NORWALK, Conn. – Development is coming, Norwalk, whether you like it or not, according to former Mayor Bill Collins.
“The most critical problem facing Norwalk at this point is not taxes, it’s not police and it’s not the school system. It’s that we don’t have places to support people to live. People of low income cannot afford to live – I mean some do, many are still here, but we are squeezing them out,” said Collins, chairman of the SoNo Task Force, to the Zoning Commission last week.
While Collins and members of the Fair Rent Commission said this means that people who have lived here for generations are being forced to leave, the underlying threat is that Norwalk may not be able to remain in compliance with state statute 8-30g, which Zoning Commission Chairman Joe Santo called “a terrible law.” In spite of these concerns, the Zoning Commission voted to decrease the workforce housing requirements in Transit Oriented Development, part of South Norwalk formerly called the industrial zone, from 30 and 20 percent to 10 percent, eliminating what Commissioner Adam Blank called “a weird system that doesn’t make any sense.”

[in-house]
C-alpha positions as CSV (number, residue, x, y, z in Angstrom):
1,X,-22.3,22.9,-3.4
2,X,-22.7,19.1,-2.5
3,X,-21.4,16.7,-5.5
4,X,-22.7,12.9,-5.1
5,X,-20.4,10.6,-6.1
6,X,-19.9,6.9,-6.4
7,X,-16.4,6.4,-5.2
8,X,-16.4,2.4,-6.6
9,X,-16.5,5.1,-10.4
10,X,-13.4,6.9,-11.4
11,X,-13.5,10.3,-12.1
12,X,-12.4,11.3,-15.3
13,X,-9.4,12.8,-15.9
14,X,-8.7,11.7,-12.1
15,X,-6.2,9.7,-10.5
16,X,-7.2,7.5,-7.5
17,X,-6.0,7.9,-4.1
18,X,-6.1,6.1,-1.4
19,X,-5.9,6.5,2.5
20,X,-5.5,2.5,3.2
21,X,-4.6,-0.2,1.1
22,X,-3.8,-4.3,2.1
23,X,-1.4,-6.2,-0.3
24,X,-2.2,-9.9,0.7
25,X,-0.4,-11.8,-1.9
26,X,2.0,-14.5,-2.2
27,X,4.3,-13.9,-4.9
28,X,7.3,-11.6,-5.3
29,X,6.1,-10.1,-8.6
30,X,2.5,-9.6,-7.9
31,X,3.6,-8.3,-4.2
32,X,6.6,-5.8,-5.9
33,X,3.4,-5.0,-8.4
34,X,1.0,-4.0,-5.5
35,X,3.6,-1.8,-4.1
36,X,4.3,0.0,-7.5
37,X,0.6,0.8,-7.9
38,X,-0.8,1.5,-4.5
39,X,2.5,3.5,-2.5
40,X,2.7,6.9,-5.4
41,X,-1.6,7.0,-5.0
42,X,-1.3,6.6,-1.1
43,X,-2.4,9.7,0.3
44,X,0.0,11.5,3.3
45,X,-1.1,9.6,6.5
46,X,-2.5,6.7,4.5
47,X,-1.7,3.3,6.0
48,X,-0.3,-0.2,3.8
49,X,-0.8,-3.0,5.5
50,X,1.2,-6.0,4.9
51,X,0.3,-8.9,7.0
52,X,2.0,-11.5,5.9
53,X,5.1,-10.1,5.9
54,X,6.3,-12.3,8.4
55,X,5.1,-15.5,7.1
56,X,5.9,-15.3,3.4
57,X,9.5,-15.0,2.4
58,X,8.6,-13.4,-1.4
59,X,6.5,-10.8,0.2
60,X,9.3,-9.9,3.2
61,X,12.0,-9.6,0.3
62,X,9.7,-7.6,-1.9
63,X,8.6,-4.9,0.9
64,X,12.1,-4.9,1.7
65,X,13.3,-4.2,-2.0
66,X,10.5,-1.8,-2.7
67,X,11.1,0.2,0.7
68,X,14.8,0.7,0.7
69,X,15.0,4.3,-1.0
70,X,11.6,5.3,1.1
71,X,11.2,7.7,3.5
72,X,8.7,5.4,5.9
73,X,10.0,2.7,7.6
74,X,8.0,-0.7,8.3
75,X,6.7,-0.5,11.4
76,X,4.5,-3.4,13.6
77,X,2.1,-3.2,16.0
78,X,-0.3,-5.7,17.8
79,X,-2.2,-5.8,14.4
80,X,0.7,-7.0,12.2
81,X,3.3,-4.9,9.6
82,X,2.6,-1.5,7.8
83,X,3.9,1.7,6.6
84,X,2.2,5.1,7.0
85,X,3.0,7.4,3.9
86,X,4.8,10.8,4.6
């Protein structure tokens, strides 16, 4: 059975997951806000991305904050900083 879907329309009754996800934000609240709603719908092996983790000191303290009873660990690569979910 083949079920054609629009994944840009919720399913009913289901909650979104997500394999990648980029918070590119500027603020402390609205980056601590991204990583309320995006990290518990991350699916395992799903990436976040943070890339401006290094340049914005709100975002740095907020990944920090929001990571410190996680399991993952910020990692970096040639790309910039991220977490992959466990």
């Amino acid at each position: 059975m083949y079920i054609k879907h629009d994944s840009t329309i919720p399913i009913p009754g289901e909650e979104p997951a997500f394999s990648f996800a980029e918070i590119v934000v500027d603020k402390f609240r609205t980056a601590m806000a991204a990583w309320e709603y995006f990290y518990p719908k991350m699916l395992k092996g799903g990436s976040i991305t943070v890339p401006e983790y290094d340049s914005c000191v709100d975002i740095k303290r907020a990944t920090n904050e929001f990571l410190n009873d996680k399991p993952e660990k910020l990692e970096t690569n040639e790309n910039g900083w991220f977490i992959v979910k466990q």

A bonus for affordable housing advocates: The Zoning Commission also voted to force developers to keep workforce housing on-site.
Collins said he has been encouraging Mayor Harry Rilling to create a city agency to “welcome” people who need lower-income housing. Developers should be given the option of paying a fee in lieu of housing units, to create a fund to build more deeply subsidized units, Collins said.